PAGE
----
Endoscopic ultrasound guided fine needle aspiration with fluorescence in situ hybridization analysis in 104 patients with pancreatic mass

Afonso Ribeiro, Jinghong Peng, Carmen Casas, Yao-Shan Fan

Research output: Contribution to journalArticle

13 Citations (Scopus)

Abstract

Background and Aim: Diagnosis of pancreatic malignancy is often based on cytological specimens collected by endoscopic ultrasound guided fine needle aspiration (EUS FNA). Several factors can decrease sensitivity of EUS FNA for pancreatic cancer: well-differentiated tumors, pancreatitis, blood, necrosis and slides with low cellularity. The objective of this study is to report on the use of fluorescence in situ hybridization (FISH) analysis combined with cytology in pancreatic masses. Methods: EUS database and medical records of patients referred for EUS between January 2009 through august 2013 were reviewed. Data on cytology, FISH and surgical pathology were reviewed. Surgical pathology, death or extended clinical follow-up were used to verify correct diagnosis of malignancy. FISH performed using a four-set DNA probe for chromosomes 3, 7, 17, and band 9p21 in patients with inconclusive immediate cytology reading. Sensitivity of cytology and FISH were compared. Results: Study cohort comprised of 104 patients with FISH analysis on EUS FNA specimens of pancreatic masses (74 adenocarcinoma, 7 neuroendocrine tumor and 23 benign. Sensitivity of cytology and FISH for carcinoma was respectively: 62% and 81%. Sensitivity of FISH + cytology was 89%. The specificity of FISH and cytology was 100%. The most common abnormality on FISH was a 9p21 deletion seen in 43 patients (58%) followed by polysomy of 7 (46%). FISH detected malignancy in 23 patients with negative cytology. Conclusions: In patients with inconclusive immediate cytology reading, FISH is superior to cytology and improves overall sensitivity. The 9p21 deletion is the most common abnormality seen in this cohort of patients with pancreatic cancer.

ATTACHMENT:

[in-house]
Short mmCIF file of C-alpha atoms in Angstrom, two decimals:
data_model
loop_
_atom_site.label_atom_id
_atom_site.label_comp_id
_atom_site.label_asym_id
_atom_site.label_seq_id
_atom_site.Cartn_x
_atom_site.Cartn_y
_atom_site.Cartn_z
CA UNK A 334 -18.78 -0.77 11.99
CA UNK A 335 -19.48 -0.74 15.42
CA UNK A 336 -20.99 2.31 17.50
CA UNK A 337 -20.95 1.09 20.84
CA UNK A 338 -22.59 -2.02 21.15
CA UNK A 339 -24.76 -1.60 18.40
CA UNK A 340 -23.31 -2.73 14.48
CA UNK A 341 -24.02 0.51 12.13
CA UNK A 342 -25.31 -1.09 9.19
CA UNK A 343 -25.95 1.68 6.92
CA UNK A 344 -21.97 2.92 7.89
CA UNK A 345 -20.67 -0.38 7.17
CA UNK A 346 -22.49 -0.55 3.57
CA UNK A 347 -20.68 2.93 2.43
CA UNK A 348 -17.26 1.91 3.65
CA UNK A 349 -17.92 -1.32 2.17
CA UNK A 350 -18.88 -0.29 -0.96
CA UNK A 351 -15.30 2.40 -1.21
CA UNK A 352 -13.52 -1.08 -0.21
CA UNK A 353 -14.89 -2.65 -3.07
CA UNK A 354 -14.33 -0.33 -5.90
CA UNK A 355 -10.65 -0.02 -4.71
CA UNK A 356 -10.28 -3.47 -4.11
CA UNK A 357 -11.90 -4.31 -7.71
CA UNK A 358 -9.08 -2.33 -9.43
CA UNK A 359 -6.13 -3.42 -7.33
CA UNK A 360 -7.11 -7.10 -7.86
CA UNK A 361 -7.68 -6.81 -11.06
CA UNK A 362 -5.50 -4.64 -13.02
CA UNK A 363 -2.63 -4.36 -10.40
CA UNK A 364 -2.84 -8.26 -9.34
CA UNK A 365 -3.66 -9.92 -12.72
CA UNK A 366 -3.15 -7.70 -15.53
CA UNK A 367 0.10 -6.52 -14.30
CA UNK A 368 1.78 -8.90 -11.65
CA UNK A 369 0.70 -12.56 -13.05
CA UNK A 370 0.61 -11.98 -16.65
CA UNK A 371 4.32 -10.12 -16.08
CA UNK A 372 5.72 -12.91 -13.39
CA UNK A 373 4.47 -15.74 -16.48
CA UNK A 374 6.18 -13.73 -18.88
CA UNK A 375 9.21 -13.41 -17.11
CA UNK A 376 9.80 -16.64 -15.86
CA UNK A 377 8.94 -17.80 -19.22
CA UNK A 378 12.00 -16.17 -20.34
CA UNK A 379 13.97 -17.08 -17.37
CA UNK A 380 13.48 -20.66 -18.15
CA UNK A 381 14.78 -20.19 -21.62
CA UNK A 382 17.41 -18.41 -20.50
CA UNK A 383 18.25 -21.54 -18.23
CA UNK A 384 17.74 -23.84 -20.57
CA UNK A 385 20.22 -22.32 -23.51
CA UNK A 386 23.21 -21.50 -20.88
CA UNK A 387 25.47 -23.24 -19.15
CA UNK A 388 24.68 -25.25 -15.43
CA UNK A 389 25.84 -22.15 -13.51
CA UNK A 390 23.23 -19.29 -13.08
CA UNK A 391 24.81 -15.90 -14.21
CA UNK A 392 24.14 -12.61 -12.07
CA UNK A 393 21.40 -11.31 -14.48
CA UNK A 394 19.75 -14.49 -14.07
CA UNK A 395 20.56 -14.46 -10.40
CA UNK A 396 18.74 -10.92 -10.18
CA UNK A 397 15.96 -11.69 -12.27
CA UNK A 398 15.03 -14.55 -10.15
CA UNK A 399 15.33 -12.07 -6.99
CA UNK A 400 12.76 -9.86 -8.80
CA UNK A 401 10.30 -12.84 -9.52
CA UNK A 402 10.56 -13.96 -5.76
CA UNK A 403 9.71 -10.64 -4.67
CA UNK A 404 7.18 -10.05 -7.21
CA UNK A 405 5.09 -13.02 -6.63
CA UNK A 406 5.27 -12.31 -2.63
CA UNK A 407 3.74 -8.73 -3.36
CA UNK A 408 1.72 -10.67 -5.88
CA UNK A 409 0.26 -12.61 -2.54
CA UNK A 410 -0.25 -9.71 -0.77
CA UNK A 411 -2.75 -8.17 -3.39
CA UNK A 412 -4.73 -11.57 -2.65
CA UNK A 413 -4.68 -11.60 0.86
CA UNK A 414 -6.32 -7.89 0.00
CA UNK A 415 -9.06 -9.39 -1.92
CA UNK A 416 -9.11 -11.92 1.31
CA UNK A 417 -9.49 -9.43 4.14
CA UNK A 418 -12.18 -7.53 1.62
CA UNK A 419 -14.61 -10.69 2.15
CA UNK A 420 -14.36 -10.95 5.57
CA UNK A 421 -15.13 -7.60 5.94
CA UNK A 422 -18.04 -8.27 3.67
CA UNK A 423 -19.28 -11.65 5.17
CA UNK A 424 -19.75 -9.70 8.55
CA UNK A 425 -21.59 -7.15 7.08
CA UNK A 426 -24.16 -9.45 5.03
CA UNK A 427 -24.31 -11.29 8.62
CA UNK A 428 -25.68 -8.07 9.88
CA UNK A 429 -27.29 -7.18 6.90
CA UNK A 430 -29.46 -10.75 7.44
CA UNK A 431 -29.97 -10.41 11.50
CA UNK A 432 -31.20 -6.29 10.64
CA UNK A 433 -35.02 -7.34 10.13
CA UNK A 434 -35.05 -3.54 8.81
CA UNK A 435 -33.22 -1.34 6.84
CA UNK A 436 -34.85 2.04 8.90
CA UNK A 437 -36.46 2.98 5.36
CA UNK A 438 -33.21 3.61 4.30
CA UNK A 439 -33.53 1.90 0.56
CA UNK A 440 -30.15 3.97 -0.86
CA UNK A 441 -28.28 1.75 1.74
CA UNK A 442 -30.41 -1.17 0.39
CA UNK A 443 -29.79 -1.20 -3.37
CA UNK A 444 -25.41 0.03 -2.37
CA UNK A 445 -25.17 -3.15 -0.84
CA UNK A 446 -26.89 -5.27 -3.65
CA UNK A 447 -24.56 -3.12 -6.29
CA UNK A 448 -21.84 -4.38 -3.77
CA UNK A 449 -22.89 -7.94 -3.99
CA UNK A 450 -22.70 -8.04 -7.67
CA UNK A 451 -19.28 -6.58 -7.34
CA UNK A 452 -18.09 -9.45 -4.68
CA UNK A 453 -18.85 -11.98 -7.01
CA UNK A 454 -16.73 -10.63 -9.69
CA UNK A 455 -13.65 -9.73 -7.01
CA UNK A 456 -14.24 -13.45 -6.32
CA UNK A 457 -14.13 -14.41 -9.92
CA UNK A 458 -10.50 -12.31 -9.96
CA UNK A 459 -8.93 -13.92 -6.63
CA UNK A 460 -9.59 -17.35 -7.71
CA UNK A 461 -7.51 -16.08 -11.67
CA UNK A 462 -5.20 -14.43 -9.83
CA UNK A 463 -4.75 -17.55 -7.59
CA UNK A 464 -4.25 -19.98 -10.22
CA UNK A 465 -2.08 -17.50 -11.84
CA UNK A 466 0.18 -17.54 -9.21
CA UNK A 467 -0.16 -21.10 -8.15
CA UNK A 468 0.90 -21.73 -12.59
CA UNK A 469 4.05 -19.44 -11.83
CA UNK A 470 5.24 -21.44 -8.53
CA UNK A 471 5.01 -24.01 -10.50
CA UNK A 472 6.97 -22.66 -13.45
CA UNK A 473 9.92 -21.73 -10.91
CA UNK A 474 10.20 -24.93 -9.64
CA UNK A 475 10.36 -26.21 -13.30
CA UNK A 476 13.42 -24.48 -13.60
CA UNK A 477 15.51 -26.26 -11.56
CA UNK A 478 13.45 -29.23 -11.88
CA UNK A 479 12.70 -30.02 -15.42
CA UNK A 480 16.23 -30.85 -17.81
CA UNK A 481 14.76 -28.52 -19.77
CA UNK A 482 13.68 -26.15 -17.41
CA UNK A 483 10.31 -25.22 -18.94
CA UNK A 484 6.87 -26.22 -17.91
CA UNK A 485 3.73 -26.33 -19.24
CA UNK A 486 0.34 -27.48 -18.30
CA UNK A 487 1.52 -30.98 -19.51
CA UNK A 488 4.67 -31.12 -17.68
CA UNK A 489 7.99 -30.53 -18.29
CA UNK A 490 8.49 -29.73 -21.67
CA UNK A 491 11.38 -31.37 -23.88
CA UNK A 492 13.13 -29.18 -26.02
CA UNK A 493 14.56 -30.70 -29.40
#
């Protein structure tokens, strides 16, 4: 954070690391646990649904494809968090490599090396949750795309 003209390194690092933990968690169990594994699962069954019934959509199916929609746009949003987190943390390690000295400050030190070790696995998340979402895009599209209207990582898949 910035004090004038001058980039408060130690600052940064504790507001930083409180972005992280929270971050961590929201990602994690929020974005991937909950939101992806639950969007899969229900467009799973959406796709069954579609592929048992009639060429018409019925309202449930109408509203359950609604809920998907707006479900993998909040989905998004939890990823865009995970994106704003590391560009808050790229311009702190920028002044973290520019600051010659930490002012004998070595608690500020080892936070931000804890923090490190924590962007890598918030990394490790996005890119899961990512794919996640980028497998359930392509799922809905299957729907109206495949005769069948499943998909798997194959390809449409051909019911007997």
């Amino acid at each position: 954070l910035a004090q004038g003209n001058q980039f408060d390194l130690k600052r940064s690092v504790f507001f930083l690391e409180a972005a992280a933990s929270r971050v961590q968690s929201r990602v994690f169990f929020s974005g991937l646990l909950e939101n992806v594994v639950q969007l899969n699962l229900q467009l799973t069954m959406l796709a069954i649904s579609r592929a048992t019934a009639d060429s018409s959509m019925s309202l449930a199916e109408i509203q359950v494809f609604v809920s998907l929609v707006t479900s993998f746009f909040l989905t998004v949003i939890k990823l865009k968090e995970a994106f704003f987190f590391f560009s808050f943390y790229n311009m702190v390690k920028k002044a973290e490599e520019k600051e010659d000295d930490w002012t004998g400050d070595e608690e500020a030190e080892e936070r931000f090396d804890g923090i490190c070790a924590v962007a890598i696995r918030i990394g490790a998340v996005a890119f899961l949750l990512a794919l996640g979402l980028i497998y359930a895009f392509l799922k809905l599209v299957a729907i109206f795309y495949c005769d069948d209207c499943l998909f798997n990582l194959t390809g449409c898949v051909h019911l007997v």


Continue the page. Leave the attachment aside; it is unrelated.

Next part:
Original languageEnglish
Pages (from-to)1654-1658
Number of pages5
JournalJournal of Gastroenterology and Hepatology (Australia)
Volume29
Issue number8
DOIs
StatePublished - Jan 1 2014

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Endoscopic Ultrasound-Guided Fine Needle Aspiration
Fluorescence In Situ Hybridization
Cell Biology
Surgical Pathology
Pancreatic Neoplasms
Reading
Neoplasms
Chromosomes, Human, Pair 3
Chromosomes, Human, Pair 7
Neuroendocrine Tumors
DNA Probes
Pancreatitis
Medical Records
Adenocarcinoma
Cohort Studies
Necrosis

Keywords

  • Endoscopic ultrasound
  • Pancreas
  • Pancreatic cancer

ASJC Scopus subject areas

  • Gastroenterology
  • Hepatology

Cite this

Endoscopic ultrasound guided fine needle aspiration with fluorescence in situ hybridization analysis in 104 patients with pancreatic mass. / Ribeiro, Afonso; Peng, Jinghong; Casas, Carmen; Fan, Yao-Shan.

In: Journal of Gastroenterology and Hepatology (Australia), Vol. 29, No. 8, 01.01.2014, p. 1654-1658.

Research output: Contribution to journalArticle